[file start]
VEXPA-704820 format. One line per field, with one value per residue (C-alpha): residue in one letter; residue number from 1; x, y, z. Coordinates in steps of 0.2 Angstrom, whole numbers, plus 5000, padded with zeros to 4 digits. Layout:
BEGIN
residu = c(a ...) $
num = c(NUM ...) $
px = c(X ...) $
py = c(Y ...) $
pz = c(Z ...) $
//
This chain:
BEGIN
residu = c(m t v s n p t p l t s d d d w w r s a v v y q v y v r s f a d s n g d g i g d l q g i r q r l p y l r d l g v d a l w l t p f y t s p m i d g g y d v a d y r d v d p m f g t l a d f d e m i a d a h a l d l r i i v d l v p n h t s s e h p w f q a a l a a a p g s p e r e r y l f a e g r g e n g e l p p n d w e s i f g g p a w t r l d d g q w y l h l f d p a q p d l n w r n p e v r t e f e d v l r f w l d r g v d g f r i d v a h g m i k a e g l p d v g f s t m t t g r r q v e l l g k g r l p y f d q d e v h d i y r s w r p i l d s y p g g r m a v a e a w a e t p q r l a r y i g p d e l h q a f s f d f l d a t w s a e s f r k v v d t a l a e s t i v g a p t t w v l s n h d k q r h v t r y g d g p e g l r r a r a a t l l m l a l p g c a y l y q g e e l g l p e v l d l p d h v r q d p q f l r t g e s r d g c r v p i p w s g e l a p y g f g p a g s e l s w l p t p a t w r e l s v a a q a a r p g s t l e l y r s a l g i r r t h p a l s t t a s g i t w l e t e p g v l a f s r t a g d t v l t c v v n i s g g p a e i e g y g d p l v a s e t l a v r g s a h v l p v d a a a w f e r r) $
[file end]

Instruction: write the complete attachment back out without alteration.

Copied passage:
VEXPA-704820 format. One line per field, with one value per residue (C-alpha): residue in one letter; residue number from 1; x, y, z. Coordinates in steps of 0.2 Angstrom, whole numbers, plus 5000, padded with zeros to 4 digits. Layout:
BEGIN
residu = c(a ...) $
num = c(NUM ...) $
px = c(X ...) $
py = c(Y ...) $
pz = c(Z ...) $
//
This chain:
BEGIN
residu = c(m t v s n p t p l t s d d d w w r s a v v y q v y v r s f a d s n g d g i g d l q g i r q r l p y l r d l g v d a l w l t p f y t s p m i d g g y d v a d y r d v d p m f g t l a d f d e m i a d a h a l d l r i i v d l v p n h t s s e h p w f q a a l a a a p g s p e r e r y l f a e g r g e n g e l p p n d w e s i f g g p a w t r l d d g q w y l h l f d p a q p d l n w r n p e v r t e f e d v l r f w l d r g v d g f r i d v a h g m i k a e g l p d v g f s t m t t g r r q v e l l g k g r l p y f d q d e v h d i y r s w r p i l d s y p g g r m a v a e a w a e t p q r l a r y i g p d e l h q a f s f d f l d a t w s a e s f r k v v d t a l a e s t i v g a p t t w v l s n h d k q r h v t r y g d g p e g l r r a r a a t l l m l a l p g c a y l y q g e e l g l p e v l d l p d h v r q d p q f l r t g e s r d g c r v p i p w s g e l a p y g f g p a g s e l s w l p t p a t w r e l s v a a q a a r p g s t l e l y r s a l g i r r t h p a l s t t a s g i t w l e t e p g v l a f s r t a g d t v l t c v v n i s g g p a e i e g y g d p l v a s e t l a v r g s a h v l p v d a a a w f e r r) $